Be satisfied the bed you choose it is right for you. Remember that the word ‘orthopaedic’ is really meaningless, though it generally implies ‘firm’. If you require further advice on a back problem seek advice from our Physiotherapist or Osteopath at the Hatfield Practice. 01707 888229
Remember traditional mattresses need to be turned regularly – between every 6 weeks to 3 months. Get someone to help you turn them over, especially the heavier ones! If you live on your own your may prefer a water bed, memory foam or latex mattress that requires no turning.Also don’t forget to hoover the mattress from time to time to remove mites. A friend of mine used to leave his mattress in the huge walk in freezer that he owned overnight or when he went on holiday. His idear was that it would kill any bugs or mites !!!
What else can help?
People tend to just rely on the mattress and pillows in isolation to fix their backs to improve their back condition. The reality is that really when you are young you could sleep on a pile of bricks and still wake up rested. There are many other methods of improving your quality of sleep.
A memory foam “topper”
Heated under blanket in winter great for aching backs and kidney chills.
A bath before bedtime with a few drops of lavender.
Gentle walk or stretches an hour before you sleep this moves blood and relieves stiff “TV style” joints.
Avoid alcohol and caffeine they speed your internal organs that self cleanse night time.
Turn off TV and have tech free evenings.Let yourself relax – No blood type zombie films !
Don’t eat late if you can help it ( your liver will get annoyed with you and wake you at 2 a.m !!)
Dark and cool rooms help us to sleep well, less people tend to have curtains these days.
Why pain in bed
As we age the discs in our back wear, that’s normal really. They don’t always wear in an even way, spines are often twisted out of alignment.This creates torsions and tension along the spine which affects spinal joint spaces. these spaces are important as they allow the fluid between the joints to lubricate and nourish the cartilage. Wear is always uneven ( even on our shoes ! )
When we sleep any anomaly or lack of function along your spine will be tested. So if the joint is lax it will tend to stretch stressing the joint capsule or ligaments. If it is stiff blood flow will be reduced and it will ache as your body is made aware and it attempts to release your problematic area. Most commonly L4 and L5 at the base of your low back. Hey presto pain when you wake. Our ligaments tighten night time – recover. The main reason for this is that our discs even if worn, absorb water – literally rehydrate night times . This is why we are taller in the mornings. This re hydration can also cause stiffness and pain as the body readjusts.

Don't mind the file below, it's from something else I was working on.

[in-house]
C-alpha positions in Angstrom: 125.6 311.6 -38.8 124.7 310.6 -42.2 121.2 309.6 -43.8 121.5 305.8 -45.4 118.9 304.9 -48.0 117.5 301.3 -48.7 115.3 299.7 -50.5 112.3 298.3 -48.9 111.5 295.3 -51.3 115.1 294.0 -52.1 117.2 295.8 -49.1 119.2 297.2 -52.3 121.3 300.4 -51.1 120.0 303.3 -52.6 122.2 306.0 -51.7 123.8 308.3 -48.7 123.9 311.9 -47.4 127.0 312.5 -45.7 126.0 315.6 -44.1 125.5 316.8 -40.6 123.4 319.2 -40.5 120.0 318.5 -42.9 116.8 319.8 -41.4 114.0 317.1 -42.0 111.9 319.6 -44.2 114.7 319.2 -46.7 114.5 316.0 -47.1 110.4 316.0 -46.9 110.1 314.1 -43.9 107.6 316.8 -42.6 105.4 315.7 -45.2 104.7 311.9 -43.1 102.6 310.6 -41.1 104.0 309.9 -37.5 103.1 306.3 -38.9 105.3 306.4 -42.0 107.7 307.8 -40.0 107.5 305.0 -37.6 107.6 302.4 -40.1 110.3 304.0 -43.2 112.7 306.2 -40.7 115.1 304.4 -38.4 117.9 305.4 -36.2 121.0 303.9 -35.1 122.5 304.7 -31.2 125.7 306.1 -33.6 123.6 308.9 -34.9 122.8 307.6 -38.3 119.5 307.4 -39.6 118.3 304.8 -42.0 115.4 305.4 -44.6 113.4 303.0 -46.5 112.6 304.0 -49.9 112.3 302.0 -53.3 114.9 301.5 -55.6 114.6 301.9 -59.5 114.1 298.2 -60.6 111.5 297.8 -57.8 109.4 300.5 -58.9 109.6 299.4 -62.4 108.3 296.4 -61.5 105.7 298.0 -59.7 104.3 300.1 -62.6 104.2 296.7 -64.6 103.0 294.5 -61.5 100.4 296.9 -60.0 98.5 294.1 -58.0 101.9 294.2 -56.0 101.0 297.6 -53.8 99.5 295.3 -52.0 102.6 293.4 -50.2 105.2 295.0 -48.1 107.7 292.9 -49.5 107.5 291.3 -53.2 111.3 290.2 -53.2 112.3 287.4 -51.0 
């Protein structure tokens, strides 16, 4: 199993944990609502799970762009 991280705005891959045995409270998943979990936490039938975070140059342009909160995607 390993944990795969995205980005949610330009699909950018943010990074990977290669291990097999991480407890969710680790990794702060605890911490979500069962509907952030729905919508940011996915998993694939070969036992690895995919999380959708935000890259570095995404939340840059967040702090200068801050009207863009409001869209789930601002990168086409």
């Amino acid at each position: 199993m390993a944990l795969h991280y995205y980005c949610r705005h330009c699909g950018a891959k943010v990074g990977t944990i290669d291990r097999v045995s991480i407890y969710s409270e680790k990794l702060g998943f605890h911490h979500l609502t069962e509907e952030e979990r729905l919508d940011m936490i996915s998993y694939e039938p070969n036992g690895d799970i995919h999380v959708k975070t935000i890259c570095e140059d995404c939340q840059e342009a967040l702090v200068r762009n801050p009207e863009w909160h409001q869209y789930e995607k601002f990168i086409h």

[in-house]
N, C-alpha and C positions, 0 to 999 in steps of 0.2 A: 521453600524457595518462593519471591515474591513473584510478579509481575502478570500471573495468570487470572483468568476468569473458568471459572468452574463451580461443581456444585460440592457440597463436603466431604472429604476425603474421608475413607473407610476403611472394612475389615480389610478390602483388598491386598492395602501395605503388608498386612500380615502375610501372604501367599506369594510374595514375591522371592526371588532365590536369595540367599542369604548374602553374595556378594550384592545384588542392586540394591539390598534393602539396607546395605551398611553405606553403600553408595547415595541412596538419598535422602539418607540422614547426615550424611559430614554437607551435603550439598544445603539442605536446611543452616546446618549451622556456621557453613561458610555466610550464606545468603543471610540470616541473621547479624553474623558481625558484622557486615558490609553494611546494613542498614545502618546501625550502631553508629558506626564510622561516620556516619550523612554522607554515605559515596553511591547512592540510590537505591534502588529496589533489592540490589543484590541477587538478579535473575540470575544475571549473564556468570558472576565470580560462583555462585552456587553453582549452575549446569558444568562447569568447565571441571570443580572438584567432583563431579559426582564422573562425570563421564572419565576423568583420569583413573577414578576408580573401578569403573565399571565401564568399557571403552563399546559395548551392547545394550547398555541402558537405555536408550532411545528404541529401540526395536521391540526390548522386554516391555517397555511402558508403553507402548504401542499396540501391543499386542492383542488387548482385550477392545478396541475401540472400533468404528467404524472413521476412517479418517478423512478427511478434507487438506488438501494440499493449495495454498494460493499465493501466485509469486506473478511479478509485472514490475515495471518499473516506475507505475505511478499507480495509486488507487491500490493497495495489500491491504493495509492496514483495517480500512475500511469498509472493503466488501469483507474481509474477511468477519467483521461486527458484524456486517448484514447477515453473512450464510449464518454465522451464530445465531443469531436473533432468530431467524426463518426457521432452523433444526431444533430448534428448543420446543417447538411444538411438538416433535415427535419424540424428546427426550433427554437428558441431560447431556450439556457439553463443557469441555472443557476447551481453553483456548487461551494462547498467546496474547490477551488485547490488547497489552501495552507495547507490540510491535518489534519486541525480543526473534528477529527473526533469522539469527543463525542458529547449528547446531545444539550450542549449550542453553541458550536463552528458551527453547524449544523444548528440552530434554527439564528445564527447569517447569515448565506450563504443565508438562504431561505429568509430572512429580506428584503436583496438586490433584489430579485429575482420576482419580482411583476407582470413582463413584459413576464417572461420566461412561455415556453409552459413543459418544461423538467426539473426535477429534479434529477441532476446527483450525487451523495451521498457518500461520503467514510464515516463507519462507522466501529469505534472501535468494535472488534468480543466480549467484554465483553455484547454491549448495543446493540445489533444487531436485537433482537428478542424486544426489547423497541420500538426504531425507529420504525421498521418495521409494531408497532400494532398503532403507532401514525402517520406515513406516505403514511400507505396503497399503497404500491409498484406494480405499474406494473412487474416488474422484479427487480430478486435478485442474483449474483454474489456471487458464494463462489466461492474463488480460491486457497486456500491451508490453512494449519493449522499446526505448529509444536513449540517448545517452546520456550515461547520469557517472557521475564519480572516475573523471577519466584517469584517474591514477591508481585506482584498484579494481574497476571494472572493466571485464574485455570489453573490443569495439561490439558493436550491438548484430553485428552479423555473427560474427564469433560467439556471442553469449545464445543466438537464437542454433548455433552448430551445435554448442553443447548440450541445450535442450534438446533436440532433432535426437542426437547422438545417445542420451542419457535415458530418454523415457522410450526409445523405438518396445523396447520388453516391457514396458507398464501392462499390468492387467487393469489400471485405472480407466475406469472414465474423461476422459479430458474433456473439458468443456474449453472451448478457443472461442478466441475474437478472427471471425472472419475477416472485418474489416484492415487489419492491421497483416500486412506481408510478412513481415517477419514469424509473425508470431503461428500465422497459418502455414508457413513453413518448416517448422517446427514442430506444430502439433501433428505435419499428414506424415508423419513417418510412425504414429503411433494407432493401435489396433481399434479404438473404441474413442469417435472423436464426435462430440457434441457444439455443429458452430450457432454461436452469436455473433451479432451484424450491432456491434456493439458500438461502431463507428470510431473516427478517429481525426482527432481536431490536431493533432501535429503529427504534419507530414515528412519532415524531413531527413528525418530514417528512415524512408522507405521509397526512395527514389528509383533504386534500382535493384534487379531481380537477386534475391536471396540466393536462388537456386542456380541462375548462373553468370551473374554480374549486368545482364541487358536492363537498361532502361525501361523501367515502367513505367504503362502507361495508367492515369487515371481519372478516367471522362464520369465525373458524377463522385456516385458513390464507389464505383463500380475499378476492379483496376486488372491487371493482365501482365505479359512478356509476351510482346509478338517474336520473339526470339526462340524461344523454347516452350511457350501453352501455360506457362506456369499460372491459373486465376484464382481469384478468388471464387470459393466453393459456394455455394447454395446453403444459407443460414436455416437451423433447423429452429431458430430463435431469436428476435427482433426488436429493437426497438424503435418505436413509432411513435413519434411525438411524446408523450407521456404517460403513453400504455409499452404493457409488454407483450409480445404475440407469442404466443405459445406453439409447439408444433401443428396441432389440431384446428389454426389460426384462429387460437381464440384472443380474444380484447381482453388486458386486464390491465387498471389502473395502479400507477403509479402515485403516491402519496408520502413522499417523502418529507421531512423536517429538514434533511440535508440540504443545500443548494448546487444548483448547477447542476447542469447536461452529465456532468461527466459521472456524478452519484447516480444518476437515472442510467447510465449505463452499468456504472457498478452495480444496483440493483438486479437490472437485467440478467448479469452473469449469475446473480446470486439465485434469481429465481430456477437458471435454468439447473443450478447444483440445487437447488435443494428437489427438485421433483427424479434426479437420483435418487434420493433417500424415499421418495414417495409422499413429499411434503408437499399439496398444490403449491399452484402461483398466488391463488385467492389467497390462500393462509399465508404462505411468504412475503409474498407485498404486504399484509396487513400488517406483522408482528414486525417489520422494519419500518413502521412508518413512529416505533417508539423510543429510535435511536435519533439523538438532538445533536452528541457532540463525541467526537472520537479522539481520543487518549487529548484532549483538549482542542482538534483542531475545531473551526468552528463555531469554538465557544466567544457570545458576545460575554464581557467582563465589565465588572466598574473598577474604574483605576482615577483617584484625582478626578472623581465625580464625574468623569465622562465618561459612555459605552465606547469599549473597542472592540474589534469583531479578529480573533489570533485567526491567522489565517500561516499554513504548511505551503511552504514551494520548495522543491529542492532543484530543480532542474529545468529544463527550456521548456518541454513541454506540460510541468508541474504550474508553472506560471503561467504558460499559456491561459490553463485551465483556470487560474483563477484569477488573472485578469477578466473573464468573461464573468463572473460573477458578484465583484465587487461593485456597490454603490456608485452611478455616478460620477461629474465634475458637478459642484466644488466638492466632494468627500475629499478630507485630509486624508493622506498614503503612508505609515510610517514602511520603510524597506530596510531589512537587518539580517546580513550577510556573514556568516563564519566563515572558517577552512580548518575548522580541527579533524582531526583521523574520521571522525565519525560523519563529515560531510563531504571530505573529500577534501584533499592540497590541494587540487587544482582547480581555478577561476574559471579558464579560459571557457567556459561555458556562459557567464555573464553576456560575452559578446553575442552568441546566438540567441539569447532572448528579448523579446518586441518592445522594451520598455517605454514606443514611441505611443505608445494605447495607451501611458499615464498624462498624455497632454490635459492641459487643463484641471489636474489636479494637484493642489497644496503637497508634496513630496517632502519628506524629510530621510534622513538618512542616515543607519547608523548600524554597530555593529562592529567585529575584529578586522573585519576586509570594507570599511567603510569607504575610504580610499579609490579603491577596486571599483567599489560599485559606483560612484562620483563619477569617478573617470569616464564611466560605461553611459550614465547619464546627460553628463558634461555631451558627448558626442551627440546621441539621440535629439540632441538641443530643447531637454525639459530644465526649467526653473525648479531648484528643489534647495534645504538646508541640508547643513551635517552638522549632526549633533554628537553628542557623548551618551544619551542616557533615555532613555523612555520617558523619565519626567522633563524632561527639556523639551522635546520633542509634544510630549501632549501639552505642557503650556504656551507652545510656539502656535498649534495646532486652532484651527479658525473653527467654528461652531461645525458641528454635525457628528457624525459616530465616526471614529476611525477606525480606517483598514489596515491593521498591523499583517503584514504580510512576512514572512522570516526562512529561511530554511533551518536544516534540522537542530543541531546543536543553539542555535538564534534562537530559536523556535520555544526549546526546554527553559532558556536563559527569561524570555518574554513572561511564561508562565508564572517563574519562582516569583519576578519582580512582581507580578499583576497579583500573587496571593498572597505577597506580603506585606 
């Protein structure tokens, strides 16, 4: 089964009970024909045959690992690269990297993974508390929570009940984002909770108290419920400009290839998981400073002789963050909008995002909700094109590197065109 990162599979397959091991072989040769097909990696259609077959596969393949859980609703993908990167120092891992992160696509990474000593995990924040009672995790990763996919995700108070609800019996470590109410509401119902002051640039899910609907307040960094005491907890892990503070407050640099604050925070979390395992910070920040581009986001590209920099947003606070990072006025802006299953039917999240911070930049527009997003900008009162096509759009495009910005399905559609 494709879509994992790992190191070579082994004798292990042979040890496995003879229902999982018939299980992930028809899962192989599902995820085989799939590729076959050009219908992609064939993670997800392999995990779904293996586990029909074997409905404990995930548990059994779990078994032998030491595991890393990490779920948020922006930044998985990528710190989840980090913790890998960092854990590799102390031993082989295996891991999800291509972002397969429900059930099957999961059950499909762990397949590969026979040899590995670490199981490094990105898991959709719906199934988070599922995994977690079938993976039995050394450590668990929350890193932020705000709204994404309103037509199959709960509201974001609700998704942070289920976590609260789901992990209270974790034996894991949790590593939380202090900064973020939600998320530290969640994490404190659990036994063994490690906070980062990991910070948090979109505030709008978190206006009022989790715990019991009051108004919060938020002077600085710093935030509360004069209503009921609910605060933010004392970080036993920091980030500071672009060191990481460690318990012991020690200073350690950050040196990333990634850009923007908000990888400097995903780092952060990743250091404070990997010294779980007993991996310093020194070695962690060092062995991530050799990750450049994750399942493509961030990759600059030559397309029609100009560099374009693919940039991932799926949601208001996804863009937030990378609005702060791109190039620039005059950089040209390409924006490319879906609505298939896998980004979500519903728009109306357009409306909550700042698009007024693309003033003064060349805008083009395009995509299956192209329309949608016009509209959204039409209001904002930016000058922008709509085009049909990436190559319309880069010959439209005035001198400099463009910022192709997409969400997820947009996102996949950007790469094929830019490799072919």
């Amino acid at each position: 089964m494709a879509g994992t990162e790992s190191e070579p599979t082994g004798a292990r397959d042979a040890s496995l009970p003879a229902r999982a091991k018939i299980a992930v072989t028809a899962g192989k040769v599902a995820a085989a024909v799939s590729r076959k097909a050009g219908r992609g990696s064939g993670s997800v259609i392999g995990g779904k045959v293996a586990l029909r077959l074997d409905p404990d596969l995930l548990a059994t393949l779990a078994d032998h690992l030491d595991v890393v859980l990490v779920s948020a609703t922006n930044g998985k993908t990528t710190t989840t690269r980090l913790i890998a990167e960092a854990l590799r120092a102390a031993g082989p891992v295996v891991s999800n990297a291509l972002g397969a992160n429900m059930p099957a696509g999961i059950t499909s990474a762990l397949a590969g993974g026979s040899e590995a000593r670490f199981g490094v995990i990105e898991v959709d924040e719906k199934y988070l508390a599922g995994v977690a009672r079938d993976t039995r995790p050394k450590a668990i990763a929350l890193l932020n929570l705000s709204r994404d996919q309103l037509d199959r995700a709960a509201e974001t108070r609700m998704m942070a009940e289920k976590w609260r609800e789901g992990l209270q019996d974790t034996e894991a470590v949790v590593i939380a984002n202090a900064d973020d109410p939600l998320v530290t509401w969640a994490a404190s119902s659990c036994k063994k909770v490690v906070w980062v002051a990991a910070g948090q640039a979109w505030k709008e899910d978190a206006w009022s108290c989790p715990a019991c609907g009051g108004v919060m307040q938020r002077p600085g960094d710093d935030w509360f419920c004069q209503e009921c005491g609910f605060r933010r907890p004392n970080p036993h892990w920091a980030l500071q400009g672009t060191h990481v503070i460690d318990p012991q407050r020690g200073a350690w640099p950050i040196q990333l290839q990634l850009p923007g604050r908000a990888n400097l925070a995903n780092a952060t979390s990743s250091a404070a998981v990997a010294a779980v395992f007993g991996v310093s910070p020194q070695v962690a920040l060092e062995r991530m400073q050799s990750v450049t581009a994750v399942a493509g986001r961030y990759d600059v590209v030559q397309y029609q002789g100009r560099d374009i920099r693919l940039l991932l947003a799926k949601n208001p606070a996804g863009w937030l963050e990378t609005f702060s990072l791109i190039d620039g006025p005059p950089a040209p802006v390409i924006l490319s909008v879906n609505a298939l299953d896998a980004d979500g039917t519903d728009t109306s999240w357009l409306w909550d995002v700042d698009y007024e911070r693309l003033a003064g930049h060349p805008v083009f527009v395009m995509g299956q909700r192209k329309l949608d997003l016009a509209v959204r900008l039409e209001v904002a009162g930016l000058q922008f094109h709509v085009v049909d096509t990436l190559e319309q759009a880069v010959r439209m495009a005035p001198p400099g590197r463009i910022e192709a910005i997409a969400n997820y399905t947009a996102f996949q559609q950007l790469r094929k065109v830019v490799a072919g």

Professionalism in Physiotherapy
All our professional Physiotherapists are Chartered and registered with the Health Professions Council. A Hatfield Practice Chartered Physiotherapist is a member of the Chartered Society of Physiotherapy(MCSP) which is the professional regulatory body of the physio profession. This means that the physiotherapist has undergone an approved course of training, (usually a 3-4 year degree course), and is governed by a professional code of practice. Our Welwyn and Hatfield physios have undergone post graduate training to specialise in their particular field.You really cant beat experience and team work.
We are committed to continuing professional education. As a practice we review each others work. Our principal Physiotherapist has a masters degree at Hatfield University.
Other towns within easy reach of our Welwyn Garden and Hatfield Practice:
Welwyn Garden City, Welwyn, London Colney, Colney Heath, Sandridge, Potters Bar, Brookmans Park, Welham Green, Smallford, St Albans, Sandridge, Wheathampstead, Essendon,Welwyn Garden City, Hertford,Ware, Welwyn Garden City, Broxbourne, Hoddesdon, Hatfield, Cheshunt, Stevenage, Enfield, Harlow, Sawbridgeworth, Waltham Abbey, Barnet, North London.